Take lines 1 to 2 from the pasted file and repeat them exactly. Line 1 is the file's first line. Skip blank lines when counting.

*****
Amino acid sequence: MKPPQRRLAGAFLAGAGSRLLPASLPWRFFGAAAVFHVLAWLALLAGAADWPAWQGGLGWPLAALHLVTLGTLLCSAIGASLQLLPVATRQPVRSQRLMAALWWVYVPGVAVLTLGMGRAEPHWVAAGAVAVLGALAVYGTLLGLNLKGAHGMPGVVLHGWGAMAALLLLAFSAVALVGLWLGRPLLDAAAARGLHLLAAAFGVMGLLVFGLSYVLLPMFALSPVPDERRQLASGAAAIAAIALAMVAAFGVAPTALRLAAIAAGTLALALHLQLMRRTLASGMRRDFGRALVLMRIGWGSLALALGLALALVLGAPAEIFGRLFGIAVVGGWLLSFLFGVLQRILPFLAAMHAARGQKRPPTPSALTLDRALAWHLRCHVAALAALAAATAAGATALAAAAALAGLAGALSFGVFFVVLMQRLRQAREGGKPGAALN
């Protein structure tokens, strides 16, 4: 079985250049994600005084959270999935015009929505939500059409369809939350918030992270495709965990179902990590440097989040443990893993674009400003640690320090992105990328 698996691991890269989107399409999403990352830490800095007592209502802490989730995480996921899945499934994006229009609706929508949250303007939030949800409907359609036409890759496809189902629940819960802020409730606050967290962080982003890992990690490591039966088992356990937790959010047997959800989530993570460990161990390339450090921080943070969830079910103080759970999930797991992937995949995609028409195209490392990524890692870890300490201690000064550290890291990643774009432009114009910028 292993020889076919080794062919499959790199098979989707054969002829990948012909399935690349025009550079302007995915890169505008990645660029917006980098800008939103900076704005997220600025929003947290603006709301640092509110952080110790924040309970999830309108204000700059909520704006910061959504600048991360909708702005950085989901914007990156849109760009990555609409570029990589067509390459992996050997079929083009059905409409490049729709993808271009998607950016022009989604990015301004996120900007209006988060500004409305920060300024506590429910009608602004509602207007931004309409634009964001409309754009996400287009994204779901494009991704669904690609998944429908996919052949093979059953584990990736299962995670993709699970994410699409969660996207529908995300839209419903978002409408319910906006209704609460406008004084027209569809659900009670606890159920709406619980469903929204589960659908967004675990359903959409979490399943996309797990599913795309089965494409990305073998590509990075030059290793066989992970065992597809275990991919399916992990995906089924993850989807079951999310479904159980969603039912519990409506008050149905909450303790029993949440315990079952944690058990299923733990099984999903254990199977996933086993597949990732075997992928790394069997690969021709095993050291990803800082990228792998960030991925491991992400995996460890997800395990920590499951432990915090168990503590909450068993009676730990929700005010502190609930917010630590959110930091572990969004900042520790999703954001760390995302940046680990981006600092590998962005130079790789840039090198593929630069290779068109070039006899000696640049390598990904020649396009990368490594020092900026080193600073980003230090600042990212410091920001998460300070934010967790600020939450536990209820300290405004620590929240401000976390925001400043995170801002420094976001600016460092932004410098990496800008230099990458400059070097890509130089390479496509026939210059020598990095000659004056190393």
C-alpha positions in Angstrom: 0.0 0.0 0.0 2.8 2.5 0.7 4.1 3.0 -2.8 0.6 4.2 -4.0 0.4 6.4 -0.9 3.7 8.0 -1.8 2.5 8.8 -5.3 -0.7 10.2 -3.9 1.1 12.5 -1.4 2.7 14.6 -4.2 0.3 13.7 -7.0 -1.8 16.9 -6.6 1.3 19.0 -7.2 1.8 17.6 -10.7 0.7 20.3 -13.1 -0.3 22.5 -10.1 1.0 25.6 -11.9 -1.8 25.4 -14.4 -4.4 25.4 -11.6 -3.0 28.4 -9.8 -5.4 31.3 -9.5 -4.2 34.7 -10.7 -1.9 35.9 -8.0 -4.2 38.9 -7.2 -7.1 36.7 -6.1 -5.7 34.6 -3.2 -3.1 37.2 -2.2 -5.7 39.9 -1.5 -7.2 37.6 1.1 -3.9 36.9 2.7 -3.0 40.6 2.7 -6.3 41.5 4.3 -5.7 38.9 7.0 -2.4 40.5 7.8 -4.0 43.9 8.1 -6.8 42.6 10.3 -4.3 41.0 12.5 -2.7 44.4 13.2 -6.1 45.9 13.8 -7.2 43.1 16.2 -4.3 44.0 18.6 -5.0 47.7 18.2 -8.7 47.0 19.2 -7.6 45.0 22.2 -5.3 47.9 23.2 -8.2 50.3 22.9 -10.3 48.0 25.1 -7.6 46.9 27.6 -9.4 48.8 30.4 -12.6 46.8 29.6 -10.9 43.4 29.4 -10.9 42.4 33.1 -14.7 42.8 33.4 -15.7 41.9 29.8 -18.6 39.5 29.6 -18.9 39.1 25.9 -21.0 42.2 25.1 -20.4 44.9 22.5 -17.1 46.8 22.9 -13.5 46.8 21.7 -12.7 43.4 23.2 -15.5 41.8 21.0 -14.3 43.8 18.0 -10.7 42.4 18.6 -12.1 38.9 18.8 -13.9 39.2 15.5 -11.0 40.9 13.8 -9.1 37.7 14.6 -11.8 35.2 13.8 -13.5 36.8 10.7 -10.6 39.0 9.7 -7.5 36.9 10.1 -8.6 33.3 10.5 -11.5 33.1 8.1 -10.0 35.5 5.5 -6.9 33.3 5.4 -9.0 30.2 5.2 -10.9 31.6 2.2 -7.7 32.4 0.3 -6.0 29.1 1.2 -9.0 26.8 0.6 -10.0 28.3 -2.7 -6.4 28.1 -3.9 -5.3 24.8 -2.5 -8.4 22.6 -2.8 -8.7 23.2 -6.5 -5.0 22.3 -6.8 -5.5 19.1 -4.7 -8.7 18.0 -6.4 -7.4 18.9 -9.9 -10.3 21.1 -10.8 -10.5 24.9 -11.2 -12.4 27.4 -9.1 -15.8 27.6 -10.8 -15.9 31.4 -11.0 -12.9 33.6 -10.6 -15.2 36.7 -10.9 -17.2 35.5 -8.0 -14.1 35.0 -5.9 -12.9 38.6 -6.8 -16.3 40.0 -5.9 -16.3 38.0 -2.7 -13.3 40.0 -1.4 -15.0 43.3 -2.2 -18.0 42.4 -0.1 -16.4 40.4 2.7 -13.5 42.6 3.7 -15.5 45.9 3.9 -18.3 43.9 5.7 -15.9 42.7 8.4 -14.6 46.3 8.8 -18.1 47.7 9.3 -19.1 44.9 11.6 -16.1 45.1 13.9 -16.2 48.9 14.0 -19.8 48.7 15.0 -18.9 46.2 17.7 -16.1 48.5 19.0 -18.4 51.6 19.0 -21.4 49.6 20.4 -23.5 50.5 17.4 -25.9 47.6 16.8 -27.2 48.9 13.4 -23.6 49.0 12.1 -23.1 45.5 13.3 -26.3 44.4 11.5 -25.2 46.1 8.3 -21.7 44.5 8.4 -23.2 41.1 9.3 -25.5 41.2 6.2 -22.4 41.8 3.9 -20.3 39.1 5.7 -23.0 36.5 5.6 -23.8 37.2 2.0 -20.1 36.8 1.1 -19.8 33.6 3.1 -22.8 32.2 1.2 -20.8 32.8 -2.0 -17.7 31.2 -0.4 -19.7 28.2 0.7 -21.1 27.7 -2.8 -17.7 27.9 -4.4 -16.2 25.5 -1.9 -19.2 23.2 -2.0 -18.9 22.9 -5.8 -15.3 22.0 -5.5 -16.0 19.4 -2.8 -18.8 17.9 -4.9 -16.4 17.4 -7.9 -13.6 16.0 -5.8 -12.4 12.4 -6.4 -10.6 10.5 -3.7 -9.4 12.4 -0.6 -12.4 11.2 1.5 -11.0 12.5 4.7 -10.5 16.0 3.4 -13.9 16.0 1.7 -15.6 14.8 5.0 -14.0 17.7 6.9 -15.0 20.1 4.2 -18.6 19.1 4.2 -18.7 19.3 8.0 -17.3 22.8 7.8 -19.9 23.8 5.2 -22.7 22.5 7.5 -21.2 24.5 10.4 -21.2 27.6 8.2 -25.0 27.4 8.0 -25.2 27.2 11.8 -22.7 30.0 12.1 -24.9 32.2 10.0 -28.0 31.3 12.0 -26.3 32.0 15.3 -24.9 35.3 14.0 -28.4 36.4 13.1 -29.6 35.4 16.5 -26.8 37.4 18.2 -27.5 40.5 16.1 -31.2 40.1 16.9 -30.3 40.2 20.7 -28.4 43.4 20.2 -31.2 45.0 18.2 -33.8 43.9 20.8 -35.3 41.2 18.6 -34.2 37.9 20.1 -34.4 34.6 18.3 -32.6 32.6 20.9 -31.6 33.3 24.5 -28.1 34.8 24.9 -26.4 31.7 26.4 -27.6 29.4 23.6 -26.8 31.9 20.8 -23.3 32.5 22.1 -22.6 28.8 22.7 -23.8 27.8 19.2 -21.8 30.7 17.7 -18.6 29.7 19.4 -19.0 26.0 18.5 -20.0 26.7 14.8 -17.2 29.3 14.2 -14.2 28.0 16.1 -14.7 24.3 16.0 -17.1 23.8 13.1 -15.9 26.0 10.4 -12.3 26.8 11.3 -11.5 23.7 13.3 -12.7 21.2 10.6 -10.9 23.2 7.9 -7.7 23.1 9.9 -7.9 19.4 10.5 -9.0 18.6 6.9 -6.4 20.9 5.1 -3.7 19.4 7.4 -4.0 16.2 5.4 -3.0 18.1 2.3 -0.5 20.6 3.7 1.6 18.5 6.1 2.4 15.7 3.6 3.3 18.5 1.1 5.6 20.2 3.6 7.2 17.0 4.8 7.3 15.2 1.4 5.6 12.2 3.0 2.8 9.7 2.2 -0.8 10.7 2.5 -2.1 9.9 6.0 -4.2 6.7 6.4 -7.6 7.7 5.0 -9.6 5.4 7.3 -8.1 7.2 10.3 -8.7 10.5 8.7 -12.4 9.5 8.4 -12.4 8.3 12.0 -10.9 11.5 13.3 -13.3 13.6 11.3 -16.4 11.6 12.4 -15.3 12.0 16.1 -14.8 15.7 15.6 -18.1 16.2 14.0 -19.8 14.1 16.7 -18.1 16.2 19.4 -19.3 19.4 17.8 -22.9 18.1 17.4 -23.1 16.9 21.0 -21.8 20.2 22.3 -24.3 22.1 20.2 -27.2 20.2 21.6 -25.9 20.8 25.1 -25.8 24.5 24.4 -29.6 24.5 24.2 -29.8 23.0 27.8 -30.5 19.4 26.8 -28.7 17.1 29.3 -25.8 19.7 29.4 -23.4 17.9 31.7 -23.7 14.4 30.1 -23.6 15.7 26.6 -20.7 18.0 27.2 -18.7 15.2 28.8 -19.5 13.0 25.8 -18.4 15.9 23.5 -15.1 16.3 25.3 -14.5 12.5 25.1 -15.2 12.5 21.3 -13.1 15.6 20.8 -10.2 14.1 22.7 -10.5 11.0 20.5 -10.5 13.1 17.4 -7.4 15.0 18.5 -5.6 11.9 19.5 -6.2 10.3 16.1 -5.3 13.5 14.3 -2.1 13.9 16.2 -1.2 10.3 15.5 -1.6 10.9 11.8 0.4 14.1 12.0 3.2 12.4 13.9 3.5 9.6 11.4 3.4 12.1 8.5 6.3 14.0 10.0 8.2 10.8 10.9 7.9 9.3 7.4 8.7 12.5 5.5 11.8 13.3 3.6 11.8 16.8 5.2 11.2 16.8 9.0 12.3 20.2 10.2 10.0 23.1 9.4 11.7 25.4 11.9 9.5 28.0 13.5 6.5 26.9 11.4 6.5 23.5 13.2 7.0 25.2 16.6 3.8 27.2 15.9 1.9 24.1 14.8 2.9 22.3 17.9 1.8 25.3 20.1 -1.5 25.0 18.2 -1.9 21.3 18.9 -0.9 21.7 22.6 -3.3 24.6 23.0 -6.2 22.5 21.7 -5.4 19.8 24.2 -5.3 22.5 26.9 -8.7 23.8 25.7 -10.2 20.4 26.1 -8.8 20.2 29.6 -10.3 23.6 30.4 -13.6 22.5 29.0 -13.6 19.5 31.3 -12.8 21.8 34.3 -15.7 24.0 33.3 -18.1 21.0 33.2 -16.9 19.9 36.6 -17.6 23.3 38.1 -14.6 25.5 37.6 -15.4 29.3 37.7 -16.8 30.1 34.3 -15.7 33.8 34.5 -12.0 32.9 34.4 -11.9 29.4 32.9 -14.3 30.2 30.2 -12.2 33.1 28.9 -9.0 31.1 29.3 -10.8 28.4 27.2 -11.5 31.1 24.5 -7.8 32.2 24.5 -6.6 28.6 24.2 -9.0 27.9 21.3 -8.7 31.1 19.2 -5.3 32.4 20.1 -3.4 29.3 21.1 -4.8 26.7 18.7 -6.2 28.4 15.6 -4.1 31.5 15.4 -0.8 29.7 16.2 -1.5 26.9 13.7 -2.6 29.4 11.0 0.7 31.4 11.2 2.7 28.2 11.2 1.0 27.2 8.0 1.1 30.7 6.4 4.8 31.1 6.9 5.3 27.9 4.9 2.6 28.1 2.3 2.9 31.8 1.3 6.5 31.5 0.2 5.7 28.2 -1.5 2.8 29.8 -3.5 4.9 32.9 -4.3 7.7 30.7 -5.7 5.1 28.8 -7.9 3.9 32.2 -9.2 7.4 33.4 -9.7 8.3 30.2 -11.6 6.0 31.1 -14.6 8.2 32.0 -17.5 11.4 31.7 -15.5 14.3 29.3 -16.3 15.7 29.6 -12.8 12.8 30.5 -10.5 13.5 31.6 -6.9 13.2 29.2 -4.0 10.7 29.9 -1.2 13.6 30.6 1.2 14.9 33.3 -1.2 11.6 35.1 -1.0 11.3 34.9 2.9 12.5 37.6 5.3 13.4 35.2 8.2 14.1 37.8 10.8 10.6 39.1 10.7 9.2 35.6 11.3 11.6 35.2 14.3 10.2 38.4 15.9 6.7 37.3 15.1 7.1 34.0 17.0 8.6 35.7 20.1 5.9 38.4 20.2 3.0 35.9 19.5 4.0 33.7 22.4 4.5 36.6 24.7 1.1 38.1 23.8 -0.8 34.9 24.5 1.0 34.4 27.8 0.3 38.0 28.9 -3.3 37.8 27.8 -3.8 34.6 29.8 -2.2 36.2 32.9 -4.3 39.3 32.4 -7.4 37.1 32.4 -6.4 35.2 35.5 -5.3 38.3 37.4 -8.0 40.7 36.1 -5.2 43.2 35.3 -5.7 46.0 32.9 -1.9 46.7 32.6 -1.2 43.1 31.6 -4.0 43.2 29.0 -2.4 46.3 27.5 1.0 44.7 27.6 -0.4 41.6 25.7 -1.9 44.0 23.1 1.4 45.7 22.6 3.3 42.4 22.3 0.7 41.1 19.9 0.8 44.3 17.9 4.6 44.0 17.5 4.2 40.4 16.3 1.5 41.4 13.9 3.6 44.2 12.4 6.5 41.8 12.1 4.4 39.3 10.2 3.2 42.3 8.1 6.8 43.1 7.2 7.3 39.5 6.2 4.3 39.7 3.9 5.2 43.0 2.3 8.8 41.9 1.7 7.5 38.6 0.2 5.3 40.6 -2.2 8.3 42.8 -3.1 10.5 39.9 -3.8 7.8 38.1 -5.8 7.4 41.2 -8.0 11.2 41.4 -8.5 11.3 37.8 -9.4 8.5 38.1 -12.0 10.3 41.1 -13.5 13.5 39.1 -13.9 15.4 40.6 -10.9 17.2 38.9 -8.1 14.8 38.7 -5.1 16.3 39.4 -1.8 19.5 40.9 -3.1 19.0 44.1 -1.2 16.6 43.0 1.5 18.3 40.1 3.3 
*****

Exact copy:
Amino acid sequence: MKPPQRRLAGAFLAGAGSRLLPASLPWRFFGAAAVFHVLAWLALLAGAADWPAWQGGLGWPLAALHLVTLGTLLCSAIGASLQLLPVATRQPVRSQRLMAALWWVYVPGVAVLTLGMGRAEPHWVAAGAVAVLGALAVYGTLLGLNLKGAHGMPGVVLHGWGAMAALLLLAFSAVALVGLWLGRPLLDAAAARGLHLLAAAFGVMGLLVFGLSYVLLPMFALSPVPDERRQLASGAAAIAAIALAMVAAFGVAPTALRLAAIAAGTLALALHLQLMRRTLASGMRRDFGRALVLMRIGWGSLALALGLALALVLGAPAEIFGRLFGIAVVGGWLLSFLFGVLQRILPFLAAMHAARGQKRPPTPSALTLDRALAWHLRCHVAALAALAAATAAGATALAAAAALAGLAGALSFGVFFVVLMQRLRQAREGGKPGAALN
């Protein structure tokens, strides 16, 4: 079985250049994600005084959270999935015009929505939500059409369809939350918030992270495709965990179902990590440097989040443990893993674009400003640690320090992105990328 698996691991890269989107399409999403990352830490800095007592209502802490989730995480996921899945499934994006229009609706929508949250303007939030949800409907359609036409890759496809189902629940819960802020409730606050967290962080982003890992990690490591039966088992356990937790959010047997959800989530993570460990161990390339450090921080943070969830079910103080759970999930797991992937995949995609028409195209490392990524890692870890300490201690000064550290890291990643774009432009114009910028 292993020889076919080794062919499959790199098979989707054969002829990948012909399935690349025009550079302007995915890169505008990645660029917006980098800008939103900076704005997220600025929003947290603006709301640092509110952080110790924040309970999830309108204000700059909520704006910061959504600048991360909708702005950085989901914007990156849109760009990555609409570029990589067509390459992996050997079929083009059905409409490049729709993808271009998607950016022009989604990015301004996120900007209006988060500004409305920060300024506590429910009608602004509602207007931004309409634009964001409309754009996400287009994204779901494009991704669904690609998944429908996919052949093979059953584990990736299962995670993709699970994410699409969660996207529908995300839209419903978002409408319910906006209704609460406008004084027209569809659900009670606890159920709406619980469903929204589960659908967004675990359903959409979490399943996309797990599913795309089965494409990305073998590509990075030059290793066989992970065992597809275990991919399916992990995906089924993850989807079951999310479904159980969603039912519990409506008050149905909450303790029993949440315990079952944690058990299923733990099984999903254990199977996933086993597949990732075997992928790394069997690969021709095993050291990803800082990228792998960030991925491991992400995996460890997800395990920590499951432990915090168990503590909450068993009676730990929700005010502190609930917010630590959110930091572990969004900042520790999703954001760390995302940046680990981006600092590998962005130079790789840039090198593929630069290779068109070039006899000696640049390598990904020649396009990368490594020092900026080193600073980003230090600042990212410091920001998460300070934010967790600020939450536990209820300290405004620590929240401000976390925001400043995170801002420094976001600016460092932004410098990496800008230099990458400059070097890509130089390479496509026939210059020598990095000659004056190393």